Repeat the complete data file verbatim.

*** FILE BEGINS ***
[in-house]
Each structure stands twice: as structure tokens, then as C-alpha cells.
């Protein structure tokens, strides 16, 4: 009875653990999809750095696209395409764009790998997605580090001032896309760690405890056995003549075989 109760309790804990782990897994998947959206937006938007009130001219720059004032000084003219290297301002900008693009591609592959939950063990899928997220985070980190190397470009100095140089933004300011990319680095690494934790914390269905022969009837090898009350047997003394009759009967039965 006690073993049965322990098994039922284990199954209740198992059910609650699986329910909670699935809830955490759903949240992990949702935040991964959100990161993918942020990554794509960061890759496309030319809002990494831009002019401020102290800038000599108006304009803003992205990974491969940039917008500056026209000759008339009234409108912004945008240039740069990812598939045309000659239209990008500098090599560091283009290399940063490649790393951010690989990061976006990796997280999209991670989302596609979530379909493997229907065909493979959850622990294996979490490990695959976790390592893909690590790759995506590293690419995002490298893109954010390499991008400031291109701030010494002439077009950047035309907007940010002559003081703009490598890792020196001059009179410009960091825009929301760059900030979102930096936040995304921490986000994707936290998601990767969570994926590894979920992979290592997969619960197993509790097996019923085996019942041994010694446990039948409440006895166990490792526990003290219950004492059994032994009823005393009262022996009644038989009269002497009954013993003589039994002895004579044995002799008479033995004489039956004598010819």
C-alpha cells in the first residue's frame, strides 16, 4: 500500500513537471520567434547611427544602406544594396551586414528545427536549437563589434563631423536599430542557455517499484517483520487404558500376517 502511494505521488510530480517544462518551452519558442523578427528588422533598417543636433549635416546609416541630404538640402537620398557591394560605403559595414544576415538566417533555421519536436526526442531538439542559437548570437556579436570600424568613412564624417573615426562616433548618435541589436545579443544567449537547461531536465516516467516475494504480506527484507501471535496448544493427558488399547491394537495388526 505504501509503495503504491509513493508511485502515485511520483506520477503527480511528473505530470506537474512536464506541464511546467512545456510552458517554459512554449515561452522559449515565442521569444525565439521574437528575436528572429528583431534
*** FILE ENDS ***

[in-house]
Each structure stands twice: as structure tokens, then as C-alpha cells.
């Protein structure tokens, strides 16, 4: 009875653990999809750095696209395409764009790998997605580090001032896309760690405890056995003549075989 109760309790804990782990897994998947959206937006938007009130001219720059004032000084003219290297301002900008693009591609592959939950063990899928997220985070980190190397470009100095140089933004300011990319680095690494934790914390269905022969009837090898009350047997003394009759009967039965 006690073993049965322990098994039922284990199954209740198992059910609650699986329910909670699935809830955490759903949240992990949702935040991964959100990161993918942020990554794509960061890759496309030319809002990494831009002019401020102290800038000599108006304009803003992205990974491969940039917008500056026209000759008339009234409108912004945008240039740069990812598939045309000659239209990008500098090599560091283009290399940063490649790393951010690989990061976006990796997280999209991670989302596609979530379909493997229907065909493979959850622990294996979490490990695959976790390592893909690590790759995506590293690419995002490298893109954010390499991008400031291109701030010494002439077009950047035309907007940010002559003081703009490598890792020196001059009179410009960091825009929301760059900030979102930096936040995304921490986000994707936290998601990767969570994926590894979920992979290592997969619960197993509790097996019923085996019942041994010694446990039948409440006895166990490792526990003290219950004492059994032994009823005393009262022996009644038989009269002497009954013993003589039994002895004579044995002799008479033995004489039956004598010819």
C-alpha cells in the first residue's frame, strides 16, 4: 500500500513537471520567434547611427544602406544594396551586414528545427536549437563589434563631423536599430542557455517499484517483520487404558500376517 502511494505521488510530480517544462518551452519558442523578427528588422533598417543636433549635416546609416541630404538640402537620398557591394560605403559595414544576415538566417533555421519536436526526442531538439542559437548570437556579436570600424568613412564624417573615426562616433548618435541589436545579443544567449537547461531536465516516467516475494504480506527484507501471535496448544493427558488399547491394537495388526 505504501509503495503504491509513493508511485502515485511520483506520477503527480511528473505530470506537474512536464506541464511546467512545456510552458517554459512554449515561452522559449515565442521569444525565439521574437528575436528572429528583431534